Once I’m freed, we continue our short walk, treading carefully through frozen snow, stepping over tree roots, dodging more mini pot holes, past thorny bushes and green morasses, towards the light we can see emanating ever more clearly from a hidden log cabin, smoke chuffing up from its chimney. The noise from our group has surely alerted our arrival, but the children tread on the slippery wooden steps, peering through the windows excitedly before not so carefully knocking on the door. A pot-bellied, white-bearded, red-suited, heavy-booted Santa opens the door.
“Hello, hello,” he says, his gentle voice belying a hint of his Finnish heritage.He beckons us in from the cold, into his wooden cabin, lit up by a candle, and a warm open stove. There’s a writing desk to the left and fur-lined benches behind. The children take a seat as Santa ensures we’re all comfortable by the open fire (I remain standing to try and dry my leg).
A heavy-set large old tome has been left open on the desk, where Santa appears to have been interrupted from his scribing. He takes his seat, picks up his ink pen and explains: “This is the naughty and nice list. Have you been good this year?”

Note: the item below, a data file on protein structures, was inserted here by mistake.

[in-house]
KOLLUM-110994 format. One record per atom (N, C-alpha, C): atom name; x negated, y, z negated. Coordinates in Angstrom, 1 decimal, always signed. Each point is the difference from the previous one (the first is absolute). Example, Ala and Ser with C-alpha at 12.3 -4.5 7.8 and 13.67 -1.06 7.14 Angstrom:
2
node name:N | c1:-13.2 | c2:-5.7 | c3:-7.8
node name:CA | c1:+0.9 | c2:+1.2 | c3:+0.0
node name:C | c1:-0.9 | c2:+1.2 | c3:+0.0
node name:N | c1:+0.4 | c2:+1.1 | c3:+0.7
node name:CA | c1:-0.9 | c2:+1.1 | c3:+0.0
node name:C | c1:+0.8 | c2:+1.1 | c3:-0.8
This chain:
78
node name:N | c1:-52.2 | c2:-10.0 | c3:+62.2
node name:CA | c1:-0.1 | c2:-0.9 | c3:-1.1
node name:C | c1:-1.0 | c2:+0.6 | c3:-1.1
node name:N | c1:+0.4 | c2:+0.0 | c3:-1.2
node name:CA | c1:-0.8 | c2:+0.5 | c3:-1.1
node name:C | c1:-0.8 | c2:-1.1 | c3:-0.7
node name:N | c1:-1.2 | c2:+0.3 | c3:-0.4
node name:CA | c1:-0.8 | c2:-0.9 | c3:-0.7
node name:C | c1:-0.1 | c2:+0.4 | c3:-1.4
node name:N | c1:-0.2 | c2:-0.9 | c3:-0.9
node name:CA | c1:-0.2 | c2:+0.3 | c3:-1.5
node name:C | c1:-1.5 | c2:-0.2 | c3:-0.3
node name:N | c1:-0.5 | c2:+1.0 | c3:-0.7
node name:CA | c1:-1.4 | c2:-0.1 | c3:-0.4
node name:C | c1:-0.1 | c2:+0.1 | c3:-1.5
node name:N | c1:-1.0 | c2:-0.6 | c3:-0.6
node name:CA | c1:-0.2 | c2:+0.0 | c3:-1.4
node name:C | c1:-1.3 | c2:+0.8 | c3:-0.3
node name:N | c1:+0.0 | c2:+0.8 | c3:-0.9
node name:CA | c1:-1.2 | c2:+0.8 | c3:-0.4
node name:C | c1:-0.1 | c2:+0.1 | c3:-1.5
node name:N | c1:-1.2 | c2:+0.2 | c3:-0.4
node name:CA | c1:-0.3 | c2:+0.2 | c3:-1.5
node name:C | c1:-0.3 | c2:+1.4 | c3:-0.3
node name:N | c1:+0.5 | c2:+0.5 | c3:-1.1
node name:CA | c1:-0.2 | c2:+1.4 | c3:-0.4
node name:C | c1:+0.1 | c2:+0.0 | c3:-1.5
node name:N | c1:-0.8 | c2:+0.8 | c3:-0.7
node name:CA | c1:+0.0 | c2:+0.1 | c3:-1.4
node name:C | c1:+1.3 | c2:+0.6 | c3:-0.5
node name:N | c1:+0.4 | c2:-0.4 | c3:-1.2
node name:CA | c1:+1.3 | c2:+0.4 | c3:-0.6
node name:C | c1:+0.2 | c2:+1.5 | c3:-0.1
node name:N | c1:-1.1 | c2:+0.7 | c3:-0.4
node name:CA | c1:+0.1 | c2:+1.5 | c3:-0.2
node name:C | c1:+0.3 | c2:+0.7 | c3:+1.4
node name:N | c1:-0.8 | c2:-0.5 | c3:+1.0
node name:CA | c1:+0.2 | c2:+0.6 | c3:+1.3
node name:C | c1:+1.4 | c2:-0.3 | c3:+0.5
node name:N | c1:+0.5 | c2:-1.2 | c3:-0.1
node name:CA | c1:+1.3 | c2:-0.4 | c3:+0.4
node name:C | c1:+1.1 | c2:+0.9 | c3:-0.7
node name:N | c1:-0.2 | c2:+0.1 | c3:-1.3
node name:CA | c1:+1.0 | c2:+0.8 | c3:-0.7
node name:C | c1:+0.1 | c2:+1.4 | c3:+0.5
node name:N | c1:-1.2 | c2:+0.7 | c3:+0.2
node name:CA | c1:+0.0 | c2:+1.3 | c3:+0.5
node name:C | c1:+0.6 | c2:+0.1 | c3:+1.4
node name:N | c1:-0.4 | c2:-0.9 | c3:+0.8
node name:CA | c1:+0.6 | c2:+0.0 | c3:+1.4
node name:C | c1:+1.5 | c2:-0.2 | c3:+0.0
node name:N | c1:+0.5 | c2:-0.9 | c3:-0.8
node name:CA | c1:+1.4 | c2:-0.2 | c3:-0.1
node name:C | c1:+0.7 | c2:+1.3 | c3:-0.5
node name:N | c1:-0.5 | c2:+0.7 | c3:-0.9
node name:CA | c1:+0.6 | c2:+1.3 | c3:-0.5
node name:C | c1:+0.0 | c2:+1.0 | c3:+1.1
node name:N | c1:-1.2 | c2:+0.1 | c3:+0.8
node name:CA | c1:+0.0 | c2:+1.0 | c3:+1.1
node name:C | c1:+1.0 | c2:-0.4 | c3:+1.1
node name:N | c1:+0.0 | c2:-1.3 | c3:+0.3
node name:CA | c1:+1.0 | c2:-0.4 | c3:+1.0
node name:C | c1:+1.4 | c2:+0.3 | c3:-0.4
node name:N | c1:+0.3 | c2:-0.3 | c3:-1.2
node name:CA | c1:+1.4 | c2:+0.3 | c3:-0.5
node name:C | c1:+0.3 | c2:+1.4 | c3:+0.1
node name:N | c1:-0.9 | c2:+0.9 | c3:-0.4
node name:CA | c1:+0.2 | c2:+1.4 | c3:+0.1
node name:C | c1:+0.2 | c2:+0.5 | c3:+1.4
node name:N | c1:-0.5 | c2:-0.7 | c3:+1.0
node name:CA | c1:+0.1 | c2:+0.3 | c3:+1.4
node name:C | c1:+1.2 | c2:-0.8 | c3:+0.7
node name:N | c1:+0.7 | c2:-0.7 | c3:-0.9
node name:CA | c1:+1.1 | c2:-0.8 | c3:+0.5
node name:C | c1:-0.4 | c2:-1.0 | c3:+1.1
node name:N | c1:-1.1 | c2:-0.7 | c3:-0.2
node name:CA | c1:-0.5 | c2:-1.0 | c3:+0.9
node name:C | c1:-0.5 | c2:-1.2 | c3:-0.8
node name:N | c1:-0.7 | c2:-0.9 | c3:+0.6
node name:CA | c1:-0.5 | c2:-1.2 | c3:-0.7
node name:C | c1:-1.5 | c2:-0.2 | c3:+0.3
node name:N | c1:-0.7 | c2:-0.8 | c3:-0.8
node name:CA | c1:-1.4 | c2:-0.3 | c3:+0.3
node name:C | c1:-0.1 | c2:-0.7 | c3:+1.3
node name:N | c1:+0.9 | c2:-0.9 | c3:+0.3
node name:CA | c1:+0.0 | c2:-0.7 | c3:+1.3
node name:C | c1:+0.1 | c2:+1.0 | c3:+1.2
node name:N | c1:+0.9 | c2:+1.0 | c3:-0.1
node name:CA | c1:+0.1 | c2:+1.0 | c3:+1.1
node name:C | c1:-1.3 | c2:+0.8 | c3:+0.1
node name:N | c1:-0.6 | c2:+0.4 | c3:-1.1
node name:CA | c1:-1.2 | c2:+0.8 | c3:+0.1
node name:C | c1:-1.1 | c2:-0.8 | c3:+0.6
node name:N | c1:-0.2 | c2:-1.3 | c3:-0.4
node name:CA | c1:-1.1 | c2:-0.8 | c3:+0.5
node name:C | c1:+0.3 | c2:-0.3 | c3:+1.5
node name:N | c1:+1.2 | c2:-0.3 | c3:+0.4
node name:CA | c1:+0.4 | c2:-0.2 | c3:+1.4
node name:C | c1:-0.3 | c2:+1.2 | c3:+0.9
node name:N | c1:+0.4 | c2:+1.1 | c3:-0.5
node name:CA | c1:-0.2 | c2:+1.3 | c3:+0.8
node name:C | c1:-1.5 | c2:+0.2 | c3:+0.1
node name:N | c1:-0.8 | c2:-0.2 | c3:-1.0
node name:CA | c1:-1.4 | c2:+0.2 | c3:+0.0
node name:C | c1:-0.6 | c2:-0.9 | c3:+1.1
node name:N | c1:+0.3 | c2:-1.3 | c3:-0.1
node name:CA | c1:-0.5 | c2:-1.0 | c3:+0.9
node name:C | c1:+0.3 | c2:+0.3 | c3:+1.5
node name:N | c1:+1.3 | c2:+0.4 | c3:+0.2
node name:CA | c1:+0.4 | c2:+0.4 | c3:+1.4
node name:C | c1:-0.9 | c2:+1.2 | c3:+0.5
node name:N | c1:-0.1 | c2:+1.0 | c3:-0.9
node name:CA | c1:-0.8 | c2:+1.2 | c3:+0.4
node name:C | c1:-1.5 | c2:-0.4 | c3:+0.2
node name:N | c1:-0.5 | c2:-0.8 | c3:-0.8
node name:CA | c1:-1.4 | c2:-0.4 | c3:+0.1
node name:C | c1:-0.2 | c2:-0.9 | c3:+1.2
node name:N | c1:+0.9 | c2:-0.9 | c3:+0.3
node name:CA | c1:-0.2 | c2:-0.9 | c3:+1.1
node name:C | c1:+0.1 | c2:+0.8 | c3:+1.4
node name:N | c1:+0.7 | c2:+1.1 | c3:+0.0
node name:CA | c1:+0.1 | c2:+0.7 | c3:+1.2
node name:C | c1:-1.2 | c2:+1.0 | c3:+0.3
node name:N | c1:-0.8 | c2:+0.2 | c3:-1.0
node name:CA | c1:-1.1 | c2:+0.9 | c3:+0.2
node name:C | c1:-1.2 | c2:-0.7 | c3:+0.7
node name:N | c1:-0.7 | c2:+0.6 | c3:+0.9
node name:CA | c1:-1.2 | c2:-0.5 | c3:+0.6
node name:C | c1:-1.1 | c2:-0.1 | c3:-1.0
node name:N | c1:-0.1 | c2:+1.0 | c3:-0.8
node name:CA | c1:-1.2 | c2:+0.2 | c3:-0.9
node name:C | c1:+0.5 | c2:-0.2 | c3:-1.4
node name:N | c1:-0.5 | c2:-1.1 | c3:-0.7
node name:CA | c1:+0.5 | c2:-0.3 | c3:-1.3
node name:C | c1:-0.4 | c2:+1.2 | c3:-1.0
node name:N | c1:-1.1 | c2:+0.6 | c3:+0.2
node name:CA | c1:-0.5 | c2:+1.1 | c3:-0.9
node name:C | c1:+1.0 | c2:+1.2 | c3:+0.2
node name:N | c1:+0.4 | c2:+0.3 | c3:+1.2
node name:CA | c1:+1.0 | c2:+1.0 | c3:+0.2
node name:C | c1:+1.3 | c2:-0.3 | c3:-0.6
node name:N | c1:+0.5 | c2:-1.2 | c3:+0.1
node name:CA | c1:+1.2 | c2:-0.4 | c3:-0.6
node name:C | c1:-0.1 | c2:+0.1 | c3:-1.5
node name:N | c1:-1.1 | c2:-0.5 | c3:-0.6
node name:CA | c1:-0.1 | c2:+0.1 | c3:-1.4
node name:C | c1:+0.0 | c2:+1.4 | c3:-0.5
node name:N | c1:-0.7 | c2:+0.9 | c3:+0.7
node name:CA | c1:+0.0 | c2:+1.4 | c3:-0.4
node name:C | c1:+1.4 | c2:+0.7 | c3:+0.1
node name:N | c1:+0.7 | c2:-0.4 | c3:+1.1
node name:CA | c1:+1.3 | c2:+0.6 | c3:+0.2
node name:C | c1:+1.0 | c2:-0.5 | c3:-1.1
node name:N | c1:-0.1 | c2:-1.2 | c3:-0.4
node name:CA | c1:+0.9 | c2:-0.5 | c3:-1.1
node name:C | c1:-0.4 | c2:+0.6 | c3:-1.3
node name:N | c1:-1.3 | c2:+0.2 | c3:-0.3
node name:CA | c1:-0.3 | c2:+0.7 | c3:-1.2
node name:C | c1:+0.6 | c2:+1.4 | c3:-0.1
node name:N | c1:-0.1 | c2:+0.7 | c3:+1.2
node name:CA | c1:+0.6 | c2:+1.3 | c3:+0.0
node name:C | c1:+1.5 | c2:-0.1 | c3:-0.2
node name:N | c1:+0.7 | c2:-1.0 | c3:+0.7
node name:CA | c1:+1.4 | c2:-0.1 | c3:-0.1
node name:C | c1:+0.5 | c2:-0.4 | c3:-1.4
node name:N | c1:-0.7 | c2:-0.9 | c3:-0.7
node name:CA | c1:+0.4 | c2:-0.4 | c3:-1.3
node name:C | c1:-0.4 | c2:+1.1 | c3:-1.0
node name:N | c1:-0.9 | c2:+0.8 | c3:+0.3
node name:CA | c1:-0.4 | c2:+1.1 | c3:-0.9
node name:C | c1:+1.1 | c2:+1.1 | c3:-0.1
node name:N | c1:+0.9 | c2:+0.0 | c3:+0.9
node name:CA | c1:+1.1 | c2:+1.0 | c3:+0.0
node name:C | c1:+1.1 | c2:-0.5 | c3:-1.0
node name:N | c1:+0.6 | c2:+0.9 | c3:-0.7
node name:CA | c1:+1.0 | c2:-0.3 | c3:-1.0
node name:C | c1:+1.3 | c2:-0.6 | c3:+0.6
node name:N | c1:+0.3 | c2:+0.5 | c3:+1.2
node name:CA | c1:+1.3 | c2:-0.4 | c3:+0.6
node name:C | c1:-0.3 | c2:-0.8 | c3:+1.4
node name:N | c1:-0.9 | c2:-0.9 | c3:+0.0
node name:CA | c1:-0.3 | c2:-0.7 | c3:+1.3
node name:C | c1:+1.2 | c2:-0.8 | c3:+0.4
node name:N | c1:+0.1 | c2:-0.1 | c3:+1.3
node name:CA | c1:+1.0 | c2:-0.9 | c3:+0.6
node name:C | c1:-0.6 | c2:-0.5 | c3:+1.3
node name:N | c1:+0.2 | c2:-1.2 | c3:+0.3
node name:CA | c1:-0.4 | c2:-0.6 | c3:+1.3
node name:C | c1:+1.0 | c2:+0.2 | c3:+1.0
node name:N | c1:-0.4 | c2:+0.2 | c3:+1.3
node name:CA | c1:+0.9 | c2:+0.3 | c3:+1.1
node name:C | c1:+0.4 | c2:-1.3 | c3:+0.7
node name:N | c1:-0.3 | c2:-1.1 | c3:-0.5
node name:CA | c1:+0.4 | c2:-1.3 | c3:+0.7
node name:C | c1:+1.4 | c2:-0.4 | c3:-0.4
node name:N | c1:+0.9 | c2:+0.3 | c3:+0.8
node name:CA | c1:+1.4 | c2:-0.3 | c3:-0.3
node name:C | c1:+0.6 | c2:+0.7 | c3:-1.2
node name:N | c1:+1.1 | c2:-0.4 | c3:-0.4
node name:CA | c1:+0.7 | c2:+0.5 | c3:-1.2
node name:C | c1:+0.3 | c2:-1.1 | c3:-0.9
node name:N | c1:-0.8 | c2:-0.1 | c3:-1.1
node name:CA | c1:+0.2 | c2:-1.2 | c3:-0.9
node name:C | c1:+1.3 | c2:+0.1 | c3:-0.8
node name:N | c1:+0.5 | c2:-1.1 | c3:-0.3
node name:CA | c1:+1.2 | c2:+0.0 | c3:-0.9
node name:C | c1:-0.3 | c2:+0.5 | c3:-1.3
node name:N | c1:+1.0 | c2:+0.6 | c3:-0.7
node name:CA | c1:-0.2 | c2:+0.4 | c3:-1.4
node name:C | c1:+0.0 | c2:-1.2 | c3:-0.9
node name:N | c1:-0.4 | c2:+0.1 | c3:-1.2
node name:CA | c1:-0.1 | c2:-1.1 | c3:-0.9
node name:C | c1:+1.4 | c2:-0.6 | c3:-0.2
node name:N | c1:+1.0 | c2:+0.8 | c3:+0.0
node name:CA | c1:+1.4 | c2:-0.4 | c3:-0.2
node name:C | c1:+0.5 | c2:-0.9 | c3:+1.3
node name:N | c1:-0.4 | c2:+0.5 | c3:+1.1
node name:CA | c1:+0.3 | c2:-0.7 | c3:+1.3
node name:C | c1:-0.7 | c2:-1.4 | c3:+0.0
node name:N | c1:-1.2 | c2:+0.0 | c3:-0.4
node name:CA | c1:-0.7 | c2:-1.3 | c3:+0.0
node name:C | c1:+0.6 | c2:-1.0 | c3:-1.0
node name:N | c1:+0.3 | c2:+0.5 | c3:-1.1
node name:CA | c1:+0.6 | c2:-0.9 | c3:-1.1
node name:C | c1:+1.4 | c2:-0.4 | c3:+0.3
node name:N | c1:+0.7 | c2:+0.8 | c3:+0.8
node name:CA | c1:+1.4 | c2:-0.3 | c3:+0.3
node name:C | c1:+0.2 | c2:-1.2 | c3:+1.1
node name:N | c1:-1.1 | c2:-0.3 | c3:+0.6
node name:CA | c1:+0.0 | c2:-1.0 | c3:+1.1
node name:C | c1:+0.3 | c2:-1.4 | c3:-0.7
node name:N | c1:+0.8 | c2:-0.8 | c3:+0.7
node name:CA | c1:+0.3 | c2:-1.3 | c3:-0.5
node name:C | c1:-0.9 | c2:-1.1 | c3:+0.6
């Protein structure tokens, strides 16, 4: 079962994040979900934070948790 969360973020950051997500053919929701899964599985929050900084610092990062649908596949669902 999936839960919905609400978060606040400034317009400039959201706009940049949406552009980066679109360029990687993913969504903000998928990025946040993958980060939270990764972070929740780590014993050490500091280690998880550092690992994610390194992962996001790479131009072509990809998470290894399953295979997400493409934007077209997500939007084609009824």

The children are unusually quiet and somewhat bashful, their eyes betraying a sense of curiosity, perhaps disbelief… or perhaps not. Father Christmas, Santa Claus, St Nicholas, the big man, the dude: could this be the last year our children believe in him?
He says each of our names, including us parents, and questions if we have written a wish list and letter to Santa. Looking into his book, he points to the columns, noting the different lists he has created. There is a question mark by the dad’s name — he hasn’t been assigned to either list yet.
The children giggle with excitement.
“Dad, what have you done?”
Santa is smiling: “The question mark, it just means I’ve not made up my mind. There are still a few more days to make good before the big day.”